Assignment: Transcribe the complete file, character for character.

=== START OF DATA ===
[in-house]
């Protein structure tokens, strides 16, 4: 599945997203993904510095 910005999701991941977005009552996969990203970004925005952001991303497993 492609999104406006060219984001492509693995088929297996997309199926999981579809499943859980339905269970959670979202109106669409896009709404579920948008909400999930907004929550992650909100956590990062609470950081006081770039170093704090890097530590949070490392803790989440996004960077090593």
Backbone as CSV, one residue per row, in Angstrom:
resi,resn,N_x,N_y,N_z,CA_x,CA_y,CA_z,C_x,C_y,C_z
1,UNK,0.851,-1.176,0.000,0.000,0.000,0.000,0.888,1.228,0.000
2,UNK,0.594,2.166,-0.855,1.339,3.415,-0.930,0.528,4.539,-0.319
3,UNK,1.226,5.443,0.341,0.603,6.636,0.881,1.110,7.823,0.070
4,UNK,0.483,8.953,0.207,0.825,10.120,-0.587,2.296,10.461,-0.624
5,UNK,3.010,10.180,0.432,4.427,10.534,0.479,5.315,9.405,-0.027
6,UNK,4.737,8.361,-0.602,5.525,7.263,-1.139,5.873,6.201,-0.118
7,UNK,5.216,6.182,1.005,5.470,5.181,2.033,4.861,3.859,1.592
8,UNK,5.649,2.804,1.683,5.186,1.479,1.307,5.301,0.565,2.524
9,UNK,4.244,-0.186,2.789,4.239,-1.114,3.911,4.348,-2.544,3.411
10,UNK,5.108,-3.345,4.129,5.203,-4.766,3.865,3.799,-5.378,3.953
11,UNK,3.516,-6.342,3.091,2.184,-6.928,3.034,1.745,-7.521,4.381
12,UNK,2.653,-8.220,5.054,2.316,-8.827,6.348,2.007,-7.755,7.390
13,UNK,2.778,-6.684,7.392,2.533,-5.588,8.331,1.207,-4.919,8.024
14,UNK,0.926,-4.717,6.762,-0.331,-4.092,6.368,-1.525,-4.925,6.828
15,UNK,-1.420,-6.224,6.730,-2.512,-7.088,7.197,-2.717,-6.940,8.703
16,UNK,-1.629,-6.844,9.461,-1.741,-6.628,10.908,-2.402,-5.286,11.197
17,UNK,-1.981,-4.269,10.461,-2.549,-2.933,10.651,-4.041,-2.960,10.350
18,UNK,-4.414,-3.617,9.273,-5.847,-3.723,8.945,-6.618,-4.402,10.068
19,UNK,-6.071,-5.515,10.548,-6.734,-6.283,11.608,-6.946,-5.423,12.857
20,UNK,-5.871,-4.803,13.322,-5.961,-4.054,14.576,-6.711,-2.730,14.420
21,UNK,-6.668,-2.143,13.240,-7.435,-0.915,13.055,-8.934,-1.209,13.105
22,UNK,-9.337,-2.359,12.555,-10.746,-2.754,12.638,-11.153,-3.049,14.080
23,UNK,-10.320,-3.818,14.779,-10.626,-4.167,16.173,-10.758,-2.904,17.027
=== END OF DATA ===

[in-house]
């Protein structure tokens, strides 16, 4: 599945997203993904510095 910005999701991941977005009552996969990203970004925005952001991303497993 492609999104406006060219984001492509693995088929297996997309199926999981579809499943859980339905269970959670979202109106669409896009709404579920948008909400999930907004929550992650909100956590990062609470950081006081770039170093704090890097530590949070490392803790989440996004960077090593």
Backbone as CSV, one residue per row, in Angstrom:
resi,resn,N_x,N_y,N_z,CA_x,CA_y,CA_z,C_x,C_y,C_z
1,UNK,0.851,-1.176,0.000,0.000,0.000,0.000,0.888,1.228,0.000
2,UNK,0.594,2.166,-0.855,1.339,3.415,-0.930,0.528,4.539,-0.319
3,UNK,1.226,5.443,0.341,0.603,6.636,0.881,1.110,7.823,0.070
4,UNK,0.483,8.953,0.207,0.825,10.120,-0.587,2.296,10.461,-0.624
5,UNK,3.010,10.180,0.432,4.427,10.534,0.479,5.315,9.405,-0.027
6,UNK,4.737,8.361,-0.602,5.525,7.263,-1.139,5.873,6.201,-0.118
7,UNK,5.216,6.182,1.005,5.470,5.181,2.033,4.861,3.859,1.592
8,UNK,5.649,2.804,1.683,5.186,1.479,1.307,5.301,0.565,2.524
9,UNK,4.244,-0.186,2.789,4.239,-1.114,3.911,4.348,-2.544,3.411
10,UNK,5.108,-3.345,4.129,5.203,-4.766,3.865,3.799,-5.378,3.953
11,UNK,3.516,-6.342,3.091,2.184,-6.928,3.034,1.745,-7.521,4.381
12,UNK,2.653,-8.220,5.054,2.316,-8.827,6.348,2.007,-7.755,7.390
13,UNK,2.778,-6.684,7.392,2.533,-5.588,8.331,1.207,-4.919,8.024
14,UNK,0.926,-4.717,6.762,-0.331,-4.092,6.368,-1.525,-4.925,6.828
15,UNK,-1.420,-6.224,6.730,-2.512,-7.088,7.197,-2.717,-6.940,8.703
16,UNK,-1.629,-6.844,9.461,-1.741,-6.628,10.908,-2.402,-5.286,11.197
17,UNK,-1.981,-4.269,10.461,-2.549,-2.933,10.651,-4.041,-2.960,10.350
18,UNK,-4.414,-3.617,9.273,-5.847,-3.723,8.945,-6.618,-4.402,10.068
19,UNK,-6.071,-5.515,10.548,-6.734,-6.283,11.608,-6.946,-5.423,12.857
20,UNK,-5.871,-4.803,13.322,-5.961,-4.054,14.576,-6.711,-2.730,14.420
21,UNK,-6.668,-2.143,13.240,-7.435,-0.915,13.055,-8.934,-1.209,13.105
22,UNK,-9.337,-2.359,12.555,-10.746,-2.754,12.638,-11.153,-3.049,14.080
23,UNK,-10.320,-3.818,14.779,-10.626,-4.167,16.173,-10.758,-2.904,17.027